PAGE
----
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Managing a Workforce

Managing a Workforce
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Managing your workforce and worker’s pool. In this edition of Tough Things First, Ray Zinn is host to David Williams, successful entrepreneur and author, to discuss the challenges and benefits of modern hiring.


Ray Zinn: Thank you ever so much for joining me today. So this is Dave Williams of Fishbowl, and a great author and a contributing writer for Forbes. And this is Ray Zinn of “Tough Things First.”

If I look back at the history of my company, I would say that 95 percent of all the people that we terminated were RIFed, Reduction In Force, as opposed to actually firing because they didn’t perform.

David Williams: Utah, where we’re centered, it’s the technology bed of the universe; at least in the Western Hemisphere. Per capita, we’re extremely competitive, extremely entrepreneurial. There’s a lot of West Coast, East Coast, out of the country companies that are settling into this area because there’s three universities that pump out incredible graduates. The cost of living and the cost of doing business in Utah versus the coast is so much more manageable that a lot of people have chosen this as a great hub for them to move either their headquarters or to have a major regional presence here.

Ray Zinn: Maybe you’ll become the Silicon Valley of the mountains.

David Williams: Well, it’s actually called Silicon Slopes. You probably know that from having been out here, they call this area Silicon Slopes. Because of the mountains, and because of Silicon Valley, it’s not a valley, it’s The Slopes.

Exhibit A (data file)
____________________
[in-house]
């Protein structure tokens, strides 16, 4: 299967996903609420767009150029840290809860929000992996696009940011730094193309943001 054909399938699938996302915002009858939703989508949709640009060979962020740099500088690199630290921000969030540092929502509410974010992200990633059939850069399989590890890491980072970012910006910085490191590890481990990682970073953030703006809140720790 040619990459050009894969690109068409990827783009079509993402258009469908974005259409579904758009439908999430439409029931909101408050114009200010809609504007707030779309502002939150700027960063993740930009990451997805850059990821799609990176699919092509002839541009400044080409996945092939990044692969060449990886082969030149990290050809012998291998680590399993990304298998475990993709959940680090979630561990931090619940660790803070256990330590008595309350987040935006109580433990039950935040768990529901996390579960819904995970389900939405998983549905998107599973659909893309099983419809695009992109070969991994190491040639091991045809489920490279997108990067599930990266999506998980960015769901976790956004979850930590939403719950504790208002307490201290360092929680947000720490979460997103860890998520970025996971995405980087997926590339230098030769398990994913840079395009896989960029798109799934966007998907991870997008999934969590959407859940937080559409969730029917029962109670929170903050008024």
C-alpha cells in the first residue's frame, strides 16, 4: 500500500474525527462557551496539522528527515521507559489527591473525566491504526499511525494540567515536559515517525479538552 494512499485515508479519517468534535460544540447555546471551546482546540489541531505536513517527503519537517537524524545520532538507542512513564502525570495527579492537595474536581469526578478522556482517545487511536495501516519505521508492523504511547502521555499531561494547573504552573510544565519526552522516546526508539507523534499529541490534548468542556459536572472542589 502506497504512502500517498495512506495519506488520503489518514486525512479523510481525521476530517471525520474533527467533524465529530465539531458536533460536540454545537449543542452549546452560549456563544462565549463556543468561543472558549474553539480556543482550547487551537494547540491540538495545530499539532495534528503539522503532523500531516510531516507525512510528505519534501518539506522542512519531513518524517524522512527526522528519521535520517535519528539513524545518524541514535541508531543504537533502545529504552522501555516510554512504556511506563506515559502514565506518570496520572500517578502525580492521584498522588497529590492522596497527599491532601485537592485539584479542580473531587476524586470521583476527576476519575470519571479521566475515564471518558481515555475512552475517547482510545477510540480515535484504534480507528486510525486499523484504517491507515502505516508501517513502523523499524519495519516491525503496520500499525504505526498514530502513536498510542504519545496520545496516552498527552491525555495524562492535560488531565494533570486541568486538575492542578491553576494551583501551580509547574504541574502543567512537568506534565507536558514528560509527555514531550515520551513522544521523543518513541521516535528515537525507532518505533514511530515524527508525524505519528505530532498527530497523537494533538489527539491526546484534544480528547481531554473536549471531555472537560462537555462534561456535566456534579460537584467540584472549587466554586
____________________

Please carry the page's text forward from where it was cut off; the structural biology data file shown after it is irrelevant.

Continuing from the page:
Ray Zinn: You do have a valley, but you could be called, Silicon Utah Valley, or something.

David Williams: Yeah, there is a formal organization and newspaper and web presence called the Silicon Slopes that has put a label on this area and all the companies that reside here.

My point is, back to your point, the mean age of my employees is maybe 27, 28ish. I hire a lot of 22, 23, 24 year old individuals out of school, and they often become trainers, that go onsite to companies. So you have a 25, 26, 28 year old male or female going out all over the world [inaudible 00:03:04] for companies. I don’t lose people. People often ask me, “What’s your turnover rate?” And I say, “Maybe one a year?” That’s just unheard of in …

Ray Zinn: That’s incredible.

David Williams: Especially when we’re … all the accolades that we receive as a company and then my people get headhunted, it seems like daily. So, how do you keep a good employee a long time? The point being is, how do we keep our people in the company?

I just wrote an article this week on how to stay in a company forever, and why a young person should not job hop. And why it’s beneficial to [inaudible 00:03:53] a period of time.

Ray Zinn: I wrote a little blog on that myself, so you and I are singing on the same sheet of music.

David Williams: Yeah.

Ray Zinn: The thing with your company though, David, is that your average employee is 27, but by the time you’re Micrel’s age, 37 years, you’re going to be in your 50’s.

David Williams: Yeah.